Affiliate college students are not eligible for post-grad work permits. Why?

When Daniel Martin was nearing graduation, he began to think about applying for a post-graduate work permit.

But when the recent grad of the Vancouver School of Theology (VST) and former AMS councillor looked into applying, and was shocked to learn he was not eligible.

Typically, students who graduate from post-secondary institutions are eligible to apply for a post-graduate work permit to stay in the country after they are done with their studies. In BC, students who attend theological institutes are not eligible to apply for that permit.

“We learned previously we were eligible until 2017 when they suddenly just stopped getting approved. There was no communication, nothing different, nothing changed,” said Martin.

At UBC, this problem concerns VST students, but also students of other UBC affiliate colleges Corpus Christi College, St. Mark's and Regent.

Students at theological institutes in other provinces — McMaster Divinity in Hamilton, Ontario and Taylor Seminary in Edmonton, Alberta — are eligible for post-graduate work permits, making BC potentially an exception on this issue.

The Ministry of Advanced Education and Skills Training said in a statement to The Ubyssey that post-grad work permits are set by federal policy and private legislation authorizes theological institutions to grant degrees in theology.

“The Province does not review and/or authorize individual programs of study leading to a degree in theology which is different than other degrees offered at public institutions like UBC which are required to submit all academic programming through the Ministry for a quality review and Ministerial approval,” said a representative from the ministry.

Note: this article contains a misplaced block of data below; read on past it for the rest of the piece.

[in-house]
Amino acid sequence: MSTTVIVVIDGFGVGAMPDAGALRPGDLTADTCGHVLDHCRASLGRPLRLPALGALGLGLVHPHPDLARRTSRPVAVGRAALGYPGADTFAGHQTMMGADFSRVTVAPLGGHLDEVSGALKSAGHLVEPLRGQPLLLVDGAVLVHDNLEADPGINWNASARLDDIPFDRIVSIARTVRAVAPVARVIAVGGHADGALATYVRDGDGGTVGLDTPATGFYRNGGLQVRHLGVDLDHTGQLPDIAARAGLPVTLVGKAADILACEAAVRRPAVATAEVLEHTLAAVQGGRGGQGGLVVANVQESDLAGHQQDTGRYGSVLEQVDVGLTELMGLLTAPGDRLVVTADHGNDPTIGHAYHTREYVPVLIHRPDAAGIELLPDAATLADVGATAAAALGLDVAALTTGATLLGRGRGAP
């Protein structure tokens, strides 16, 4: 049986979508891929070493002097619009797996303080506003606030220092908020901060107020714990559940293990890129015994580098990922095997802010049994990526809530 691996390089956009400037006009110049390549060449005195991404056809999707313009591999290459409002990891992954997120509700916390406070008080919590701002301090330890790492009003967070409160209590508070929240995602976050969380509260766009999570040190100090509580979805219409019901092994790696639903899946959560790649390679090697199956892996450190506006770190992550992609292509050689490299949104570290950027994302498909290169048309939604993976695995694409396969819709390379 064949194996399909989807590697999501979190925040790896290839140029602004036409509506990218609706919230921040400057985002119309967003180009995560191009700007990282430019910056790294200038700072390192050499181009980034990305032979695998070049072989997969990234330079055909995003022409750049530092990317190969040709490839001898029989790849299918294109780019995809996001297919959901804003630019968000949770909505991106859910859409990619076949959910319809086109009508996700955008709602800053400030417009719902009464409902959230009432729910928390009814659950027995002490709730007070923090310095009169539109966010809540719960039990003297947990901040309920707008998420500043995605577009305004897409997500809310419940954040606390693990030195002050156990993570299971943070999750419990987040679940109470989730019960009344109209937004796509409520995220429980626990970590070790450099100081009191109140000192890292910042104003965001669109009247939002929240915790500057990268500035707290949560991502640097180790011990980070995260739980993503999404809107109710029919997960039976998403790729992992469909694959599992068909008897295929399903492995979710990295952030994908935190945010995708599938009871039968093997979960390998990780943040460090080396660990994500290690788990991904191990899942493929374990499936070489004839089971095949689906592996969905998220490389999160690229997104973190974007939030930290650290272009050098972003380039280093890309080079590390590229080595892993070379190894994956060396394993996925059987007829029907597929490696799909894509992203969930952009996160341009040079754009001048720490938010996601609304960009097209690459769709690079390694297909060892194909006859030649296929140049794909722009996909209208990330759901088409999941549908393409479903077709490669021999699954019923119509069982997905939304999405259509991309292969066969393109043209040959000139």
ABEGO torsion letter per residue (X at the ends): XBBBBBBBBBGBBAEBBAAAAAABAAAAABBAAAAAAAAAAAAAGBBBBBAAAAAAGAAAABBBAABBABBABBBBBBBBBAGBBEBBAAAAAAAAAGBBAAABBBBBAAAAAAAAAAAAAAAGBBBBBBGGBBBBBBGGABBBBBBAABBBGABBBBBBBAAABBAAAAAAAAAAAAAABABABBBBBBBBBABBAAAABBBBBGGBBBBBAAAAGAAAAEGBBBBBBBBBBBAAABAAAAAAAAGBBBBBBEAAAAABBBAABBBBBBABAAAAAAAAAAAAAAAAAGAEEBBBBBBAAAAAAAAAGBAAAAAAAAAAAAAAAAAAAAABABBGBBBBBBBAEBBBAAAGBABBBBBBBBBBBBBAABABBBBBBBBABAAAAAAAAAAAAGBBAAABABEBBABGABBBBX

“Because the Province does not review or authorize individual theological degree programs, graduates from these degrees do not meet federal eligibility requirements for the post graduate work permits.”

Upon discovering that affiliate college students were left out, Martin sought help from VST and International Student Advising, but ended up navigating the process himself.

“[When I turned] to the international student’s office … I found out that affiliate students are not eligible to talk to anyone at the international students office,” he said.

“So here I am, not eligible for the permit [and] I had already accepted a job assuming that I will get it and I had nowhere to turn. I actually had to figure out all the information myself and make the contacts myself,” Martin said.

Martin brought the issue up with the AMS, saying that “as a student, [he] had nowhere to turn.”

Since then, AMS VP External Saad Shoaib has committed to including this issue in the student society’s advocacy going forward.

“The AMS is going to continue work with affiliated college representatives and the students that have been affected to ensure that those students are being given equitable opportunities to stay in Canada after their graduation,” Shoaib said.

But Martin stressed the responsibility of UBC to communicate what services are available to affiliate students, as he was surprised to find out he was not able to access International Student Advising.

“It is another one of these services that I had assumed we would have access to and [came] to find out that we didn’t.”

Shoaib said the AMS Advocacy Committee and his office have been working on how to address this issue — in the context of a new move by the AMS to represent affiliate colleges more in its advocacy to external bodies and the university.

“We have recently just started meeting with the folks from the administration and also the student representatives. We are going to continue to evaluate what areas of advocacy are needed and where advocacy efforts are headed,” he said.

“The AMS is going to continue to strengthen those relationships with the affiliate colleges and to make sure that they feel represented by their AMS.”